Sebastian Vettel, Aston Martin, Silverstone, 2022

Vettel eager to reunite with Krack in Aston Martin’s “big reshuffle”

RaceFans Round-up

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In the round-up: Sebastian Vettel says he is “very much” looking forward to being reunited with his former engineer Mike Krack, who has joined Aston Martin as its new team principal.

In brief

Krack a “strong addition” – Vettel

Aston Martin has announced a series of major hirings over the past 12 months, the latest of which is the arrival of Krack, whom Vettel worked with at BMW Sauber when he made his Formula 1 debut in 2007.

“He’s highly rated by everyone who’s shared the way with him,” said Vettel. “It’s been some years, but I think he is a great guy and has a great spirit, so hopefully it’s a strong addition to the team.”

Krack arrives in place of Otmar Szafnauer, who spent over a decade at the team, which was previously known as Racing Point and Force India.

“I always liked Otmar and got along with Otmar,” said Vettel. He definitely had a very central role in the team, a lot of guys knew him because he has been there for so long. And for sure, it’s a big reshuffle.

“But looking forward I think Mike is great and I’m very much looking forward to work with him again.”

Alpine’s Collet and Martins stay in F3

Alpine junior team members Caio Collet and Victor Martins will return for a second season in FIA Formula 3 this year. Martins has moved to ART while Collet remains at MP.

2022 Formula 3 line-up so far

TeamDriverDriverDriver
PremaOliver BearmanArthur LeclercJak Crawford
TridentJonny EdgarZane MaloneyRoman Stanek
ARTGregoire SaucyJuan Manuel CorreaVictor Martins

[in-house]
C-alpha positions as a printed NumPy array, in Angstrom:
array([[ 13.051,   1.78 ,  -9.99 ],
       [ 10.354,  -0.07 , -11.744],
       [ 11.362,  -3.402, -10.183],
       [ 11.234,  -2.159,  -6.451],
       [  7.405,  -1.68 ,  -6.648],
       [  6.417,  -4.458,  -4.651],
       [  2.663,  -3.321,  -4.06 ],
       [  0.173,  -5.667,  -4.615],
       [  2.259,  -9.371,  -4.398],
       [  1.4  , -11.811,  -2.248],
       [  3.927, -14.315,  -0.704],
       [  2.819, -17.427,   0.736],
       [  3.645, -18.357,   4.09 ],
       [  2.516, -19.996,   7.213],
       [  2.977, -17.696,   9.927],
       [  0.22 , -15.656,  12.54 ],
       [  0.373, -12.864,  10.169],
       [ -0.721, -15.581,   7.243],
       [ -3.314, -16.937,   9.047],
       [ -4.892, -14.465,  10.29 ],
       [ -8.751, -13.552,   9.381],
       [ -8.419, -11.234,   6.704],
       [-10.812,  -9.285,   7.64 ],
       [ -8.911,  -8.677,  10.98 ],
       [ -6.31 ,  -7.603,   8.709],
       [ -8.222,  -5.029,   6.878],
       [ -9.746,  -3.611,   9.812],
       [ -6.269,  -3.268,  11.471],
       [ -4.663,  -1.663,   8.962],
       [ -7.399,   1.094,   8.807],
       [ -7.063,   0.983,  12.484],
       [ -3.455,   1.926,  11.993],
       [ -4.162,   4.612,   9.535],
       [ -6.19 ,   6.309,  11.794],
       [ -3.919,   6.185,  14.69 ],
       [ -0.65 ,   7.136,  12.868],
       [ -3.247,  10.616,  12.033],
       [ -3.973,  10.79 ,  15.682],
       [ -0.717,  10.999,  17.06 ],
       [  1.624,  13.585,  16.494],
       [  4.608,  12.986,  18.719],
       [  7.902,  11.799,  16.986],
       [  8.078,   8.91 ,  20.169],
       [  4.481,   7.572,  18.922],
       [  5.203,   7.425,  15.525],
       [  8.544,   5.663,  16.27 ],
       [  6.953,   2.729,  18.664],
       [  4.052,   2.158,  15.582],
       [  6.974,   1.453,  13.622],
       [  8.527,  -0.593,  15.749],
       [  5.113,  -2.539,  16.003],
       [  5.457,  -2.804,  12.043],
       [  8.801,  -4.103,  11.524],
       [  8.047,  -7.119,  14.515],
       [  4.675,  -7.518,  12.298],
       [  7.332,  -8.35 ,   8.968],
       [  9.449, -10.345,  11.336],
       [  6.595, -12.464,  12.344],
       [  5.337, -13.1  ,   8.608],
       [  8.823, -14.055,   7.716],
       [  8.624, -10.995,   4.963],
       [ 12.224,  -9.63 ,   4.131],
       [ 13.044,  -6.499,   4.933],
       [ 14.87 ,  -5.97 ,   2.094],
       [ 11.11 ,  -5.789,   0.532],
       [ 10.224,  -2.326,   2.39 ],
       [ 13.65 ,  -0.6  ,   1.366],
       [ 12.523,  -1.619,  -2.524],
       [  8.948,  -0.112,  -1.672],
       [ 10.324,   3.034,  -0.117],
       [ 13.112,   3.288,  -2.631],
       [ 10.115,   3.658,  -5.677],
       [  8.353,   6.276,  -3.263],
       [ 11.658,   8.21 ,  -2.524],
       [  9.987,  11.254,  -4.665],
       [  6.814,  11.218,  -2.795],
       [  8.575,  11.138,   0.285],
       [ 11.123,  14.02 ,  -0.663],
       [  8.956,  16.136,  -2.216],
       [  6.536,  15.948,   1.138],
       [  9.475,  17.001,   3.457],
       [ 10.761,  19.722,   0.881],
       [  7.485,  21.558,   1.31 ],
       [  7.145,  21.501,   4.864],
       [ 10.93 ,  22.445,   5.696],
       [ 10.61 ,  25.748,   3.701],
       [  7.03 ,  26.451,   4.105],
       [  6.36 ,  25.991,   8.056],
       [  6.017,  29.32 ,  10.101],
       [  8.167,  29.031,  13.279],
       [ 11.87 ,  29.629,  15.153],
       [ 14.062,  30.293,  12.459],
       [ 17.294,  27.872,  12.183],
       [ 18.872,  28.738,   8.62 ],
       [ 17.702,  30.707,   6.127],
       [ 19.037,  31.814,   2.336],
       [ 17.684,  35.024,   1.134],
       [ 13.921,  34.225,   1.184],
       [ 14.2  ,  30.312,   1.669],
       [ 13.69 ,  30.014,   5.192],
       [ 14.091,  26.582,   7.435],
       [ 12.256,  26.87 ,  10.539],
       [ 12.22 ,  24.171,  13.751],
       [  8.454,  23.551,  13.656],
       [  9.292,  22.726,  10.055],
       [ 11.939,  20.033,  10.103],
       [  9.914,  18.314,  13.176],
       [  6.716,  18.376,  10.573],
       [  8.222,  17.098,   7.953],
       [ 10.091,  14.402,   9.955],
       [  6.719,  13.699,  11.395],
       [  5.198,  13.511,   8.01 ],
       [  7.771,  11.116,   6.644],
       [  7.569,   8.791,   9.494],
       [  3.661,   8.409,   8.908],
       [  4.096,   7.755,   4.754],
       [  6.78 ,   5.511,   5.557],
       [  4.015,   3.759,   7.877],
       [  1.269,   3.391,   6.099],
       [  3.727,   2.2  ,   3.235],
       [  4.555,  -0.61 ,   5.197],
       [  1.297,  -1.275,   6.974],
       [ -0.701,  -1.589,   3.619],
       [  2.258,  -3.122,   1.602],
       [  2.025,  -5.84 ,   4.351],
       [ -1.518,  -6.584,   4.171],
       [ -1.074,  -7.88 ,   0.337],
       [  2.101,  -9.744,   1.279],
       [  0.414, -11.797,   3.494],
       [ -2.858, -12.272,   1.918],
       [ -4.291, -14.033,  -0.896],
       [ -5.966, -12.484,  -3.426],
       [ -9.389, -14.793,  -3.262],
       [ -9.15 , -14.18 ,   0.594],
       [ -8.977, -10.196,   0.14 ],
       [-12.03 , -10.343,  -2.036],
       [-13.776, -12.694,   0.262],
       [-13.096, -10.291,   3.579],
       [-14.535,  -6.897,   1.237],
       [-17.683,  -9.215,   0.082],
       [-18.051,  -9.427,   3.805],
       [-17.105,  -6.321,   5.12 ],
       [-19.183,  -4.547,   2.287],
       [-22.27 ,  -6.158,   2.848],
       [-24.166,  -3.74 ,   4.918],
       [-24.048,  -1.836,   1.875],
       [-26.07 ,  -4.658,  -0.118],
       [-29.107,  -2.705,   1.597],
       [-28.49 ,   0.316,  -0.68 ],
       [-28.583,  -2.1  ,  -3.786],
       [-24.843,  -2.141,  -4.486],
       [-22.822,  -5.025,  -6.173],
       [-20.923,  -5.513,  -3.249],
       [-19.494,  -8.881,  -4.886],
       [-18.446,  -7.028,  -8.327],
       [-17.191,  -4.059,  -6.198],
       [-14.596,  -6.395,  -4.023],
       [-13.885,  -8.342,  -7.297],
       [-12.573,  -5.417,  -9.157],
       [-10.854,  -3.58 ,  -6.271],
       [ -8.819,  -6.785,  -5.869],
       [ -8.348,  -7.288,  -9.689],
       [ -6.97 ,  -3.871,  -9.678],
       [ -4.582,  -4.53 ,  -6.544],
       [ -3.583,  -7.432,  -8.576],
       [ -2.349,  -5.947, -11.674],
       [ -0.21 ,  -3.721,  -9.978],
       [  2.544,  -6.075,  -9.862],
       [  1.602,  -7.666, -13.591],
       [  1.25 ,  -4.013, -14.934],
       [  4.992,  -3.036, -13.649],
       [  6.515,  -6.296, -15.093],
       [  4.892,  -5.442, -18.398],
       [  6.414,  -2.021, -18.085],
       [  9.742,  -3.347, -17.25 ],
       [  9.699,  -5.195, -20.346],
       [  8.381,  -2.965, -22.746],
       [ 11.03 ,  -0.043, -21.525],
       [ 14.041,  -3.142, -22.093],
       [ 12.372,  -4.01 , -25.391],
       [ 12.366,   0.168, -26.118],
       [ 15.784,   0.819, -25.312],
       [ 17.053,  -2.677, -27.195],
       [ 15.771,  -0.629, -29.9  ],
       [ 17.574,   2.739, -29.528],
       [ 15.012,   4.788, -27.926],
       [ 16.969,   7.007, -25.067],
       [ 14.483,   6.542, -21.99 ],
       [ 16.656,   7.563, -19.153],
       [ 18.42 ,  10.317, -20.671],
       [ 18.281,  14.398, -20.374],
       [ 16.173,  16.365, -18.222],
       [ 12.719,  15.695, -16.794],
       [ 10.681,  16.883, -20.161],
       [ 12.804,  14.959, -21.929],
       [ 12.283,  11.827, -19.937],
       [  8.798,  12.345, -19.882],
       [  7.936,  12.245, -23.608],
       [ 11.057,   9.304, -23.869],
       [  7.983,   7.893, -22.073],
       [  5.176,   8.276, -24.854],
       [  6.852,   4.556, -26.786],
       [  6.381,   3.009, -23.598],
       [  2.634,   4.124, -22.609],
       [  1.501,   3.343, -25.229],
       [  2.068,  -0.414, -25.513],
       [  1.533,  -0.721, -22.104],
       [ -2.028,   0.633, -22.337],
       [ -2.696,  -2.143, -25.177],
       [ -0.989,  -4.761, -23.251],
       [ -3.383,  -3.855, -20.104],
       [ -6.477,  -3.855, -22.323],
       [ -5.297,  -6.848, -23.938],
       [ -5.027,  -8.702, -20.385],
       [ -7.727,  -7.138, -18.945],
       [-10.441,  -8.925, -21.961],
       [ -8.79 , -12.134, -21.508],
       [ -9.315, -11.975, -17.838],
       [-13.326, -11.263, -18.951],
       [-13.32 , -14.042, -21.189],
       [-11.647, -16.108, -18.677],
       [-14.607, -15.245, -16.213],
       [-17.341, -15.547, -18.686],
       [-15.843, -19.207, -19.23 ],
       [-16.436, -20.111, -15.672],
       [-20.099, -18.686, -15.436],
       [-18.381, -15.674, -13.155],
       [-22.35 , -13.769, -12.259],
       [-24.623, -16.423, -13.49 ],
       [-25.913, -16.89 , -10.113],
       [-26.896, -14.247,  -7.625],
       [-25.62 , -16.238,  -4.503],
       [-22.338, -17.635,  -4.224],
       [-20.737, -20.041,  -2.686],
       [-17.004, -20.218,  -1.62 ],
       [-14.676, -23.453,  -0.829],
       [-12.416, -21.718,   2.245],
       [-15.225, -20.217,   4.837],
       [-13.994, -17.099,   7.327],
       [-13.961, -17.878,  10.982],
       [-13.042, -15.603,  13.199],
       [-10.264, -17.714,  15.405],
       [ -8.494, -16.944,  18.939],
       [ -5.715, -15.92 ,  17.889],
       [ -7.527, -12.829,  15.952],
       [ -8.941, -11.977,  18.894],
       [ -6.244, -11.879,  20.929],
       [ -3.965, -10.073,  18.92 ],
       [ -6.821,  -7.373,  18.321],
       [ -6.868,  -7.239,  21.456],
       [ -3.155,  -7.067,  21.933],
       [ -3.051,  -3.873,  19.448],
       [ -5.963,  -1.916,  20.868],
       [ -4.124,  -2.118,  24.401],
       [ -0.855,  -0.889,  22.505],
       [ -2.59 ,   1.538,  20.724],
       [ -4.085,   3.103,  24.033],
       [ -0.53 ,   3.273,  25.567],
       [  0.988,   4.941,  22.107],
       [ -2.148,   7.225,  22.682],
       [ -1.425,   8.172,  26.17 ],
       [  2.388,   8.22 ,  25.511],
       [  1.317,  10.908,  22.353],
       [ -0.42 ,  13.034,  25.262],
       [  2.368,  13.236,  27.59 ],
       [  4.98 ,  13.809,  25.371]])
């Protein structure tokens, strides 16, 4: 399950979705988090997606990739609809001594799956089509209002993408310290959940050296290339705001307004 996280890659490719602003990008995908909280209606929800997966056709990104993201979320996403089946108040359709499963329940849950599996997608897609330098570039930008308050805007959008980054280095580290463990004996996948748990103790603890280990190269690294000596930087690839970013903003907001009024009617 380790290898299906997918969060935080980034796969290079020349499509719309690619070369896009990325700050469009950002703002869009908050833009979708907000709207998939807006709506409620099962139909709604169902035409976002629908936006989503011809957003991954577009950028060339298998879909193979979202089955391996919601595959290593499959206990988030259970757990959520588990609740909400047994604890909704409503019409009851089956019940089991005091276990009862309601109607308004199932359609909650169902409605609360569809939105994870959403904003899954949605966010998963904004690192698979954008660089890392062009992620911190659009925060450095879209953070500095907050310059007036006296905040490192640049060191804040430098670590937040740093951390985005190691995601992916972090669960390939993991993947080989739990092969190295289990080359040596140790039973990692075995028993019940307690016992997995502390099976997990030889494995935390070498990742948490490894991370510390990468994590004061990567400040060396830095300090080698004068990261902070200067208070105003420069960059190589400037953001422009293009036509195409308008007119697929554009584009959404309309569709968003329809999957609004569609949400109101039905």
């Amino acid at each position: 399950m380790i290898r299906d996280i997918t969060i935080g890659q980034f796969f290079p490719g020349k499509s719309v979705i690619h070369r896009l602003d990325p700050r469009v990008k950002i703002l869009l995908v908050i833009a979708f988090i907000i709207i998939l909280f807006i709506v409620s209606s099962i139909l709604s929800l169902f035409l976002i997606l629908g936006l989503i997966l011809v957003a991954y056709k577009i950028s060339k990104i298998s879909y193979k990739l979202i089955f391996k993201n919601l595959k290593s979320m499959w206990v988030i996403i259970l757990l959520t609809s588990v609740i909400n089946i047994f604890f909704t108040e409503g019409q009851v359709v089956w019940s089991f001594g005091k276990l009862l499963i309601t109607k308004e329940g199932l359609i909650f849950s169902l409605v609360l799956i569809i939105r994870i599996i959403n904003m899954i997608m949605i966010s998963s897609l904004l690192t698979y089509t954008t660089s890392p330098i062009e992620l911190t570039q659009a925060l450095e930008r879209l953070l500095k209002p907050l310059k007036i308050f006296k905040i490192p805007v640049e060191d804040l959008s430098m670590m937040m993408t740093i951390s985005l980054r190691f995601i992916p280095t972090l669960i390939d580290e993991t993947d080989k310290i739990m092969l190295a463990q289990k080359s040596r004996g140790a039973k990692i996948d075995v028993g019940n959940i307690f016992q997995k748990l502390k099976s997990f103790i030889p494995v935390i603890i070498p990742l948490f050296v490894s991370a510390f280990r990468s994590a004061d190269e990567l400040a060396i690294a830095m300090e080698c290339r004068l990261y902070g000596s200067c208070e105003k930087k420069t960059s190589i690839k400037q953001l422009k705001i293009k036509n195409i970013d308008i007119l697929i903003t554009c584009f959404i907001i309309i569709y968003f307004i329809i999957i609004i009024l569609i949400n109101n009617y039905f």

HitechIsack HadjarKaylen FrederickTBA
Van AmersfoortReece UshijimaRafael VillagomezFranco Colapinto
MPAlexander SmolyarCaio ColletTBA
CamposPepe MartiHunter YeanyTBA
CarlinZak O’SullivanTBATBA
JenzerIdo CohenWilliam AlataloTBA
CharouzLaszlo TothFrancesco PizziTBA

Formula 1 to launch simracing hubs

A new officially licensed Formula 1 simracing hub will be launched in London this year, it has been announced.

The new social space allowing groups of people to partake in communal multiplayer races using the rFactor2 platform will be launched in London near the end of this year. Up to 60 bespoke simulator rigs are being designs to allow patrons to race against each other individually or in teams, with special events during actual grands prix weekends.

It will be the first of around 30 planned hubs that will be created around the world over the next five years, with locations planned for the rest of the UK, the United States, major cities in western Europe, the Middle East and Asia.

Mercedes junior Aron returns to Formula Regional Euro with Prema

Mercedes junior driver Paul Aron will race in the Formula Regional European Championship for Prema for a second year, the team announced.

The Estonian competed in the series last season with the Prema team, finishing third overall with two race wins and seven podium finishes.

Aron is currently racing in the Formula Regional Asian Championship with Abu Dhabi Racing by Prema. He sits in fifth place in the drivers’ standings with two second places to his name with one round remaining.

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Comment of the day

AlphaTauri kept their launch build-up mercifully brief, says @Ciaran:

The most interesting thing about this reveal is how the entire livestream viewership were shocked – shocked! – to be shown the car after a single short video rather than 30 minutes of corporate claptrap!

The car looks good as well.
@Ciaran

Happy birthday!

Happy birthday to East Londoner, Ives F1, Mouse_Nightshirt, Tim P, Tom and Enigma!

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  • 35 comments on “Vettel eager to reunite with Krack in Aston Martin’s “big reshuffle””

    1. The Guardian has just reported that the FIA will not, after all, make the results of their inquiry into last season’s Abu Dhabi GP public. If this is correct, the obvious question arises: what are they trying to hide? Such a lack of transparency will inevitably attract a lot of criticism, not to mention suspicion of the new FIA chief, Mohammed Ahmed bin Sulayem (MAS).